A Venice court has fined Spanish architect Santiago Calatrava for what the city deemed as errors that made a bridge over the Grand Canal unable to sustain the burden of tourists.
Calatrava, who has designed countless projects around the world, including the World Trade Center Transportation Hub in New York, has been fined €78,000 ($127,903) over the alleged errors. Salvatore Vento, a Venice engineer responsible for the bridge, has abeen fined €11,000 ($18,041).
The Valencia-based architect has been accused of being “negligent” in the construction process for the Constitutional Bridge on Venice’s Grand Canal by making it more expensive and unable to handle the number of tourists who cross it each day, according to CNN.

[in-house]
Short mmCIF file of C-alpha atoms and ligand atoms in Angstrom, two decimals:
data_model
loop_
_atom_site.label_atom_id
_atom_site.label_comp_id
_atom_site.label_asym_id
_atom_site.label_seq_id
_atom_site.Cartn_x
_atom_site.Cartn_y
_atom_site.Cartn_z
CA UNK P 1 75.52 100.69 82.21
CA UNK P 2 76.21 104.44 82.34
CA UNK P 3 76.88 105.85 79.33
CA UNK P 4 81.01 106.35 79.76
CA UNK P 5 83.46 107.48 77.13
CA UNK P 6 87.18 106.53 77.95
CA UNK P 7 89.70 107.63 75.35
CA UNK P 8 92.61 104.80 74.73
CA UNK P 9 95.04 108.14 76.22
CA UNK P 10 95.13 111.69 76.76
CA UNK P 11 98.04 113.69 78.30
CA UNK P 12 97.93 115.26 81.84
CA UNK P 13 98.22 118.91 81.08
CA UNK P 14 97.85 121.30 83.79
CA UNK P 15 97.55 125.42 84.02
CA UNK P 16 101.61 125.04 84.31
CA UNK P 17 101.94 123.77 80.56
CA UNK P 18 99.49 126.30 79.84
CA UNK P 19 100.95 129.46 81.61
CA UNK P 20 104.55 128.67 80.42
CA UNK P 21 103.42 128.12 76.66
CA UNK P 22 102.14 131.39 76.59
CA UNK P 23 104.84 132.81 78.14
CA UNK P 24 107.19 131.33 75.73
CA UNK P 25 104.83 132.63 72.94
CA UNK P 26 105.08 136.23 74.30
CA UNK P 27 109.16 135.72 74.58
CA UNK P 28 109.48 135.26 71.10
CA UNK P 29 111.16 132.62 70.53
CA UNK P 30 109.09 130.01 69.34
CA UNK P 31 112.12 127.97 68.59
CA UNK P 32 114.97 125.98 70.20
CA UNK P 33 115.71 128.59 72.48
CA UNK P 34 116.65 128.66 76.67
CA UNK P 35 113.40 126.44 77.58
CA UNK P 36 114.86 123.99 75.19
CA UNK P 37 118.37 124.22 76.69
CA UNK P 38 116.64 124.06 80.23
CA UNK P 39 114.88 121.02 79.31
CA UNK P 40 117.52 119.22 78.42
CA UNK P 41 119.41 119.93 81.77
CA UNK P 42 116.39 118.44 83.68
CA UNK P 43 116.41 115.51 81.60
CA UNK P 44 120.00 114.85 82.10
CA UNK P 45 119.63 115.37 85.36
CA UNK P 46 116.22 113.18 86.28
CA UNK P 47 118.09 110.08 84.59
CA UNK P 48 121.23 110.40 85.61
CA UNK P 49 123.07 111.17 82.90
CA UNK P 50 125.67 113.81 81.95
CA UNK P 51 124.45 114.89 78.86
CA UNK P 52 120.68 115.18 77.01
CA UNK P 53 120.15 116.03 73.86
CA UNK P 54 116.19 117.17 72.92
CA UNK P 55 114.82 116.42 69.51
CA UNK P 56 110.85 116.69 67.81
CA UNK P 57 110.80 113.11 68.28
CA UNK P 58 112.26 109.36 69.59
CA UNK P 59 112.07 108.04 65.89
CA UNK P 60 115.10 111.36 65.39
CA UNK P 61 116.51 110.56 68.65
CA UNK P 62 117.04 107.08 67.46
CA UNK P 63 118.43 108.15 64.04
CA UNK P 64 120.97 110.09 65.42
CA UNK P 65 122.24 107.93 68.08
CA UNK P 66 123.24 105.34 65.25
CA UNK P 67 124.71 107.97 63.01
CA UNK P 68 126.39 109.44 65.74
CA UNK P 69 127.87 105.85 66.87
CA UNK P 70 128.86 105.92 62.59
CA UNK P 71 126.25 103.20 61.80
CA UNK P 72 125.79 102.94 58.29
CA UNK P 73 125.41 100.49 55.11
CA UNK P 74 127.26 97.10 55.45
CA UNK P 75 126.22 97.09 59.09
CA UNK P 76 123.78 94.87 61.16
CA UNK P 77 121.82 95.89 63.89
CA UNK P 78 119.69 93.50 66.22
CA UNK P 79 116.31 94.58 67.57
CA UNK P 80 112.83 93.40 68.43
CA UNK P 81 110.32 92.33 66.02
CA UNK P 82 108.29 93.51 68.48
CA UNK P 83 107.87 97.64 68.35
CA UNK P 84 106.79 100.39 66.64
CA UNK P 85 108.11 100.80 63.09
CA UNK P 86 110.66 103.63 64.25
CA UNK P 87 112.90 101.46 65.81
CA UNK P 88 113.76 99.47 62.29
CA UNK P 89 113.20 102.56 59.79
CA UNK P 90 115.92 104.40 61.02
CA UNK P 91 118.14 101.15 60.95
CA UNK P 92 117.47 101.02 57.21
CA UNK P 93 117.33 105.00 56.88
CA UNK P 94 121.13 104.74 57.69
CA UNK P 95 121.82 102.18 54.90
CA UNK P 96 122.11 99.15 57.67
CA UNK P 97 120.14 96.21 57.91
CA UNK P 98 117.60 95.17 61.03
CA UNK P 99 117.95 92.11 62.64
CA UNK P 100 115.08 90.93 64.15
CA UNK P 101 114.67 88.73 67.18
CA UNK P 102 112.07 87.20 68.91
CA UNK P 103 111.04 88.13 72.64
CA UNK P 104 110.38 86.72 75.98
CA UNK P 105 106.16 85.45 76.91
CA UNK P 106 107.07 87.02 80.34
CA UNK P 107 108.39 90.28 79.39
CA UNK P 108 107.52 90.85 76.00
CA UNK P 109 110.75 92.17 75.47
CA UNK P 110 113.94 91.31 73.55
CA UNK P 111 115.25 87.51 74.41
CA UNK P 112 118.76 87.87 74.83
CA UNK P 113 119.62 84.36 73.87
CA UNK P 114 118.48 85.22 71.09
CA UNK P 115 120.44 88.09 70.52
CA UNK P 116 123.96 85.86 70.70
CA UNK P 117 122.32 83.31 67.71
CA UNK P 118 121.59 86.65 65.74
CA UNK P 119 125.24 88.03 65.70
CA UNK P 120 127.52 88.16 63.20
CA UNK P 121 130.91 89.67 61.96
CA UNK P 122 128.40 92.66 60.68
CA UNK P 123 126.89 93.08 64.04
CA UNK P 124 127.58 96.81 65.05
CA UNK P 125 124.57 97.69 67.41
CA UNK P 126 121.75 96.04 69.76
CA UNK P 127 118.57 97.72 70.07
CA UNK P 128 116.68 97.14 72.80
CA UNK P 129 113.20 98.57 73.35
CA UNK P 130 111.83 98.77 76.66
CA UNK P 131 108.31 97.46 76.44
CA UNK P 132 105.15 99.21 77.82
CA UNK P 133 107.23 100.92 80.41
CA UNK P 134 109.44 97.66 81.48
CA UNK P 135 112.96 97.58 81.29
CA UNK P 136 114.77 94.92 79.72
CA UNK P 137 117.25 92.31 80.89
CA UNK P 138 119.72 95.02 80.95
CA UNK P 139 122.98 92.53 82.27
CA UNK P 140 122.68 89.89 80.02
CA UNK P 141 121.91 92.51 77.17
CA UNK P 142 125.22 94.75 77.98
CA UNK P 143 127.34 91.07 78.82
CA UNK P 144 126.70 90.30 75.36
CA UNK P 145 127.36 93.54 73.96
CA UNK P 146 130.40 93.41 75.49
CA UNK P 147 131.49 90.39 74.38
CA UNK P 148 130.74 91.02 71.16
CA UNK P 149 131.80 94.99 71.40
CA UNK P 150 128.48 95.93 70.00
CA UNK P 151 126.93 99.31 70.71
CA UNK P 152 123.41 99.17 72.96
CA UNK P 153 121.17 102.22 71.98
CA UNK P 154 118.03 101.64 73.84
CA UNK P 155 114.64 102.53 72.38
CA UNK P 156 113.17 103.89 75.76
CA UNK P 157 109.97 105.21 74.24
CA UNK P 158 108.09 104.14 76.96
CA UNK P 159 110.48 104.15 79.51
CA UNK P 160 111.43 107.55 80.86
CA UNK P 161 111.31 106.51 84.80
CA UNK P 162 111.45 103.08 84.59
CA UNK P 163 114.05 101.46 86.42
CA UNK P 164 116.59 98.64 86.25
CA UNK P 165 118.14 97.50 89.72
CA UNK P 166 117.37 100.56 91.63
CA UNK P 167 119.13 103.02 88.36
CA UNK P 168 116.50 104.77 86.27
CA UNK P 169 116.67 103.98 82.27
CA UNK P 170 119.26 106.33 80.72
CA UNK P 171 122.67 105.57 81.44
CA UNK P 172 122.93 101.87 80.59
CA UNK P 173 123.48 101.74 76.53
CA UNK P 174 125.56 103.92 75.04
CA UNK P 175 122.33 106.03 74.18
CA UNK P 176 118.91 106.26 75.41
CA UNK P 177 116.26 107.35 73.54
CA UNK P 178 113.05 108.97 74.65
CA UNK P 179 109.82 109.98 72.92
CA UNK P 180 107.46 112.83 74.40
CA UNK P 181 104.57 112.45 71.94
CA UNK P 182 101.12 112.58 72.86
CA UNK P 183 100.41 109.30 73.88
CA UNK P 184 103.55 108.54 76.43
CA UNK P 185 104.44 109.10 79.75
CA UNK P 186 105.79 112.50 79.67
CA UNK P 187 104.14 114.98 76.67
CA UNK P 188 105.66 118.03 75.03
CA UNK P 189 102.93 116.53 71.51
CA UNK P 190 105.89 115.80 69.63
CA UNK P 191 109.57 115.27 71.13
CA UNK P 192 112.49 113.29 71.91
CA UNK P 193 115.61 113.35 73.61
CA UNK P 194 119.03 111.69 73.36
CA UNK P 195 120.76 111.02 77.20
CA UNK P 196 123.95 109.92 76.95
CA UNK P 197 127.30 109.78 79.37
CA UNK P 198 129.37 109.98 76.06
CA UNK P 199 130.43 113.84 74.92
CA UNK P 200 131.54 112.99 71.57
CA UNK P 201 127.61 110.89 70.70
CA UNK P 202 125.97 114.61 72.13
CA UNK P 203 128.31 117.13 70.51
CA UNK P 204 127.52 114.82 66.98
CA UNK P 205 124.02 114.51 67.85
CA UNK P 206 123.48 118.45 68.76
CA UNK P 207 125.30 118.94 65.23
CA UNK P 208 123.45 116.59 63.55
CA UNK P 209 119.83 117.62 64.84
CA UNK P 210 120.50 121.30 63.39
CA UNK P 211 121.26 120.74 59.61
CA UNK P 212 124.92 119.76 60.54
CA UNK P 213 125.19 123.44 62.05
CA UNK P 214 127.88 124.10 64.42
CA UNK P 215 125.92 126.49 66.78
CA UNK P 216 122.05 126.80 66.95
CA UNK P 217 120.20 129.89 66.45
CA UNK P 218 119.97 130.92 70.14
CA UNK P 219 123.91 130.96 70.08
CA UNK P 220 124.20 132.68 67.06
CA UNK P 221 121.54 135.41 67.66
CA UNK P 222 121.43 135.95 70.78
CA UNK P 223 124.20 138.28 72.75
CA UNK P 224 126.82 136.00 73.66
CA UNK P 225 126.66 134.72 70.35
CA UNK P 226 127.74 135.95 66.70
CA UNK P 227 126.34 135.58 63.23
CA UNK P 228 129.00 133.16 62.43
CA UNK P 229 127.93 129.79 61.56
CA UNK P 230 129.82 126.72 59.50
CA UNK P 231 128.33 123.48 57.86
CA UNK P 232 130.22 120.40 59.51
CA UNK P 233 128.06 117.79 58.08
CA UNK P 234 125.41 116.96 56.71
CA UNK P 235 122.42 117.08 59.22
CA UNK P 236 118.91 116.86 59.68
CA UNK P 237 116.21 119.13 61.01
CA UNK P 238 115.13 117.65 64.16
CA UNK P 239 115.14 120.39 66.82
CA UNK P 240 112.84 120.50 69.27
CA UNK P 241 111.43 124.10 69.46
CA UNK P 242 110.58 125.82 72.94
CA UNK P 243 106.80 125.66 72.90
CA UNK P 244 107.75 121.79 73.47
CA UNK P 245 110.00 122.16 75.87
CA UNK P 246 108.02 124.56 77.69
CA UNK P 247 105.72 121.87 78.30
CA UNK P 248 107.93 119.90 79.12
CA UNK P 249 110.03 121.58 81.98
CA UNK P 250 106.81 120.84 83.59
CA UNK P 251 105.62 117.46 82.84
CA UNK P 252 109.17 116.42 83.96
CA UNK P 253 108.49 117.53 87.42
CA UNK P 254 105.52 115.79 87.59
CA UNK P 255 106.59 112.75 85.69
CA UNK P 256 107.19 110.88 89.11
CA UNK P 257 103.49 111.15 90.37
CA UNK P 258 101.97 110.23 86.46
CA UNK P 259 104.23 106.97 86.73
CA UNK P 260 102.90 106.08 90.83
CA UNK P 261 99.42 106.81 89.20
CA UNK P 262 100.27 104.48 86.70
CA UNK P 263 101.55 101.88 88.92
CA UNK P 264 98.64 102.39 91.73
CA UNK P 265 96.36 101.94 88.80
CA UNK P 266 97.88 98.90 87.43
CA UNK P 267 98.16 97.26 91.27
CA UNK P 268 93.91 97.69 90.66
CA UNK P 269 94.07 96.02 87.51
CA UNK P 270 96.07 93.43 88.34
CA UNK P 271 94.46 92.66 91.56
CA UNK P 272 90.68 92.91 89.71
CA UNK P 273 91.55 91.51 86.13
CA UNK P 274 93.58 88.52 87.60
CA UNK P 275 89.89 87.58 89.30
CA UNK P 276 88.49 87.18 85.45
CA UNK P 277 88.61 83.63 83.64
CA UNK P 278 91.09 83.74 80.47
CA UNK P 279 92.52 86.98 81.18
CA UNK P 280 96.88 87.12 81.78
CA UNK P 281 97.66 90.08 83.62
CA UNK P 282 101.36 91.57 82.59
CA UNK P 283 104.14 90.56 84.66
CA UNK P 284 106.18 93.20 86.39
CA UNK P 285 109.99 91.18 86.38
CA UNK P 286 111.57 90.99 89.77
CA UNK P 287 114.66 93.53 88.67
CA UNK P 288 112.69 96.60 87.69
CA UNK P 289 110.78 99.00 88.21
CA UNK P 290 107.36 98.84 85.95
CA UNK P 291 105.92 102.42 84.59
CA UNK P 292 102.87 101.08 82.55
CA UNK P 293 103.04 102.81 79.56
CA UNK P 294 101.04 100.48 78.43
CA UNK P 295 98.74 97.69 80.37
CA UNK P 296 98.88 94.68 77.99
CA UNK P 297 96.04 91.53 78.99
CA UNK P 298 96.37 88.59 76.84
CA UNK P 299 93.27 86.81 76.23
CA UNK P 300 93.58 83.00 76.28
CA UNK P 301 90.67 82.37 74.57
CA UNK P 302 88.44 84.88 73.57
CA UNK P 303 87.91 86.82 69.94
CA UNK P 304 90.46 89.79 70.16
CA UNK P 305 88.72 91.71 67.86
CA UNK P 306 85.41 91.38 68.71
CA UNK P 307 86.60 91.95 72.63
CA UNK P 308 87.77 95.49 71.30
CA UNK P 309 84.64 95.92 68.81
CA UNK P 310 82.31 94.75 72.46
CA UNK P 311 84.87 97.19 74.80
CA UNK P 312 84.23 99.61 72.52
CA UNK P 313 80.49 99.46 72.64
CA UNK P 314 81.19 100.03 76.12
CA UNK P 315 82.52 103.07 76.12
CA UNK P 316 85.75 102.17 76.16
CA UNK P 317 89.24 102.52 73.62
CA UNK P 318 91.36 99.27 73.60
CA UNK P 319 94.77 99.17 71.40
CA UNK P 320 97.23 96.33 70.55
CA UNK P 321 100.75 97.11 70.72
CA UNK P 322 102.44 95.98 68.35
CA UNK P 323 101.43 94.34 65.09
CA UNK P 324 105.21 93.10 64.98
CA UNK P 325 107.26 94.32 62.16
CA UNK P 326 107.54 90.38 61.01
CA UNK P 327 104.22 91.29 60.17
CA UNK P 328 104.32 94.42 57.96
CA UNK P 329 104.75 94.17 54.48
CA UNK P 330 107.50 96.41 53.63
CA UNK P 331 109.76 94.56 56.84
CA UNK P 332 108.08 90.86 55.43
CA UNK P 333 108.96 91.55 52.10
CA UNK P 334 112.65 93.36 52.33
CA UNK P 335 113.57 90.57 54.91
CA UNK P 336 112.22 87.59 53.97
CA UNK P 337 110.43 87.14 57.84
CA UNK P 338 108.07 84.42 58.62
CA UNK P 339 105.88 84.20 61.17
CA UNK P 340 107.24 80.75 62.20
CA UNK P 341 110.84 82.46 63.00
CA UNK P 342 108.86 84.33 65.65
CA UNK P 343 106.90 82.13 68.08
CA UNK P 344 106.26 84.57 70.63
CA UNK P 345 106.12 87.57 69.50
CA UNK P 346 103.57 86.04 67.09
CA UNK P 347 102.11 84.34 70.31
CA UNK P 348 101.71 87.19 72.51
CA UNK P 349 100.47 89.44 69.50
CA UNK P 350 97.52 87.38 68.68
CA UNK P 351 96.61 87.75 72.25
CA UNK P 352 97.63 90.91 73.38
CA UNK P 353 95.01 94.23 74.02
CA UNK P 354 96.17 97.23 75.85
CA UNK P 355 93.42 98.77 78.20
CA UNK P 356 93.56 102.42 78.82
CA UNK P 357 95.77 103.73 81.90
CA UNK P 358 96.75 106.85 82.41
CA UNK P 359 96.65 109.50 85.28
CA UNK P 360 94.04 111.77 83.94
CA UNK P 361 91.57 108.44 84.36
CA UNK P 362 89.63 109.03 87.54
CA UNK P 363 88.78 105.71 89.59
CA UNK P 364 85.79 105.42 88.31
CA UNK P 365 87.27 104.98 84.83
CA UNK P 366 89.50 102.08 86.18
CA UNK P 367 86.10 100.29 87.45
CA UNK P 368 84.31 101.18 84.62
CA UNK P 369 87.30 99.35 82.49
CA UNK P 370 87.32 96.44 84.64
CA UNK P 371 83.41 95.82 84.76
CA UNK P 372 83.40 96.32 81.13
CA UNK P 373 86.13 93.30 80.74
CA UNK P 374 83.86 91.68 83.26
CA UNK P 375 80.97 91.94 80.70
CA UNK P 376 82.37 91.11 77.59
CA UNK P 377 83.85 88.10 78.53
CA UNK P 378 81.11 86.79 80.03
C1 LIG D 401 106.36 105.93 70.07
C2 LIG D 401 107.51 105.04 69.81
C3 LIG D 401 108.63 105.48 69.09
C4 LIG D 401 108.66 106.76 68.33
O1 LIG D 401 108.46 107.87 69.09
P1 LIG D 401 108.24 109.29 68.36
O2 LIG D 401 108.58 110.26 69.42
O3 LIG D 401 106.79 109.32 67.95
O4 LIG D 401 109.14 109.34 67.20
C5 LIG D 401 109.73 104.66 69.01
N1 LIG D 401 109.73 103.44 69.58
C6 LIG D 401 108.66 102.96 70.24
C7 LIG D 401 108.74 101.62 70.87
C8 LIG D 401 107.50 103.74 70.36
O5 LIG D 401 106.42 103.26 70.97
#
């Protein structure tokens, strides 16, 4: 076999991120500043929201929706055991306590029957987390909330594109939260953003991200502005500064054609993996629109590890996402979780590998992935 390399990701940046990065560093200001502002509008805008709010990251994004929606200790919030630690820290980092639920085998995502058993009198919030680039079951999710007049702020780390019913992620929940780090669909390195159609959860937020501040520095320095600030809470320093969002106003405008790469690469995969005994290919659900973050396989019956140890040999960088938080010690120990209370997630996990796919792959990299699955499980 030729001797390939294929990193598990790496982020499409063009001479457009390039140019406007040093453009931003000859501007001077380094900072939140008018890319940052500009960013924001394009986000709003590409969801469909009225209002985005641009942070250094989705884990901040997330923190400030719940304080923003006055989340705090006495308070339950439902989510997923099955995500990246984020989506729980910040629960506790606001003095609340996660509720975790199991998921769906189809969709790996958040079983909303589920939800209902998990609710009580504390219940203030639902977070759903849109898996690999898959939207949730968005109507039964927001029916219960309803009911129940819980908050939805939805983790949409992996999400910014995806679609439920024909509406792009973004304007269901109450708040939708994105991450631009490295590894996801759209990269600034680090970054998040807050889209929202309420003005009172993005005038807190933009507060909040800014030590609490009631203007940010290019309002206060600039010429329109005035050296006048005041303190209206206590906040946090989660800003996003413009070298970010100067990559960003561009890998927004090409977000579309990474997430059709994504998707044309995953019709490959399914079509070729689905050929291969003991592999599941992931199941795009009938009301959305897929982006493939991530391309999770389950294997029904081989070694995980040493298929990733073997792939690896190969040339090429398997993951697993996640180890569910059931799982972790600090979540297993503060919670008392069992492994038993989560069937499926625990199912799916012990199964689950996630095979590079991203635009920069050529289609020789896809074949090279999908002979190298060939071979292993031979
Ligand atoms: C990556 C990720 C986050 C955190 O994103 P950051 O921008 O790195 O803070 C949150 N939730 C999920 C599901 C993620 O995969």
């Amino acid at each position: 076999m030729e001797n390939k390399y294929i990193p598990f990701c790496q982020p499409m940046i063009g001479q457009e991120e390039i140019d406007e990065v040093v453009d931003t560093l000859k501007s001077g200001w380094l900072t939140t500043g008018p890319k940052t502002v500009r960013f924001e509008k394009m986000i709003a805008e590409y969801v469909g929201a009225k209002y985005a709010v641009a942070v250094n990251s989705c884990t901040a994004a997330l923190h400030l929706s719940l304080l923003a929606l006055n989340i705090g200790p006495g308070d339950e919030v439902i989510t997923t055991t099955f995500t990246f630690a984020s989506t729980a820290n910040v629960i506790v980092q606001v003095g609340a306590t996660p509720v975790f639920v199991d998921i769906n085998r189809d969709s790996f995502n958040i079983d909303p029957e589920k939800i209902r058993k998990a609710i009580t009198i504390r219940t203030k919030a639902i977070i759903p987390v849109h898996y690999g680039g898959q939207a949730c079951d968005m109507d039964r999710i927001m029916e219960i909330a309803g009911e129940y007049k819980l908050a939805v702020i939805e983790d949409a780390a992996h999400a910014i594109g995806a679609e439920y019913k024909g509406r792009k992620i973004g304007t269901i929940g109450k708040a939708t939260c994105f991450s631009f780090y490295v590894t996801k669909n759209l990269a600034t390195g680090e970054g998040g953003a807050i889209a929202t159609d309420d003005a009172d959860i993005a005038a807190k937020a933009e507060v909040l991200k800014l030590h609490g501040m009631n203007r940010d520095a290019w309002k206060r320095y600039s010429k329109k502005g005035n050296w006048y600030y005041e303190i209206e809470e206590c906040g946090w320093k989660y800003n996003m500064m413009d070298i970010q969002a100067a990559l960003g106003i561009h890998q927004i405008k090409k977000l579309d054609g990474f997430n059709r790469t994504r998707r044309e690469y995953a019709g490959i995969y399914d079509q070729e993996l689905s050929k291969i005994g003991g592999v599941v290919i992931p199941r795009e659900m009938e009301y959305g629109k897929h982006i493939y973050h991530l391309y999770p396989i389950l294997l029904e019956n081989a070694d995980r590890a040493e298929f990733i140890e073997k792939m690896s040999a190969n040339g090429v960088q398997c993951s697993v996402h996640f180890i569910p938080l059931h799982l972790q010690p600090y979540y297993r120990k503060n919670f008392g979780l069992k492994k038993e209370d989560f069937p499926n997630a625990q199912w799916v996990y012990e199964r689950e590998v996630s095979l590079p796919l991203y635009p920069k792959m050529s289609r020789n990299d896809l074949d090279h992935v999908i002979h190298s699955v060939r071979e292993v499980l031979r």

The 300-foot-long Ponte della Costituzione was unveiled in 2008 to “great fanfare” and represented the first bridge to be built in Venice in 125 years. However, the BBC reported that the bridge encountered problems after opening.
Among the issues, the court found that steps wore out too quickly and fixes were needed for wheelchairs.
However, Calatrava refutes he or his studio had anything to do with the construction of a platform for wheelchair users, which was allegedly undertaken by the Venice municipality, according to the BBC.
He also denied any material weaknesses, with the BBC quoting the architect as saying: “The bridge was checked with sophisticated methods, which determined that it has a solid structure which is behaving better than expected.”
Furthermore, Calatrava is arguing that the extra costs were linked to improvements to the canal-side areas next to the bridge.”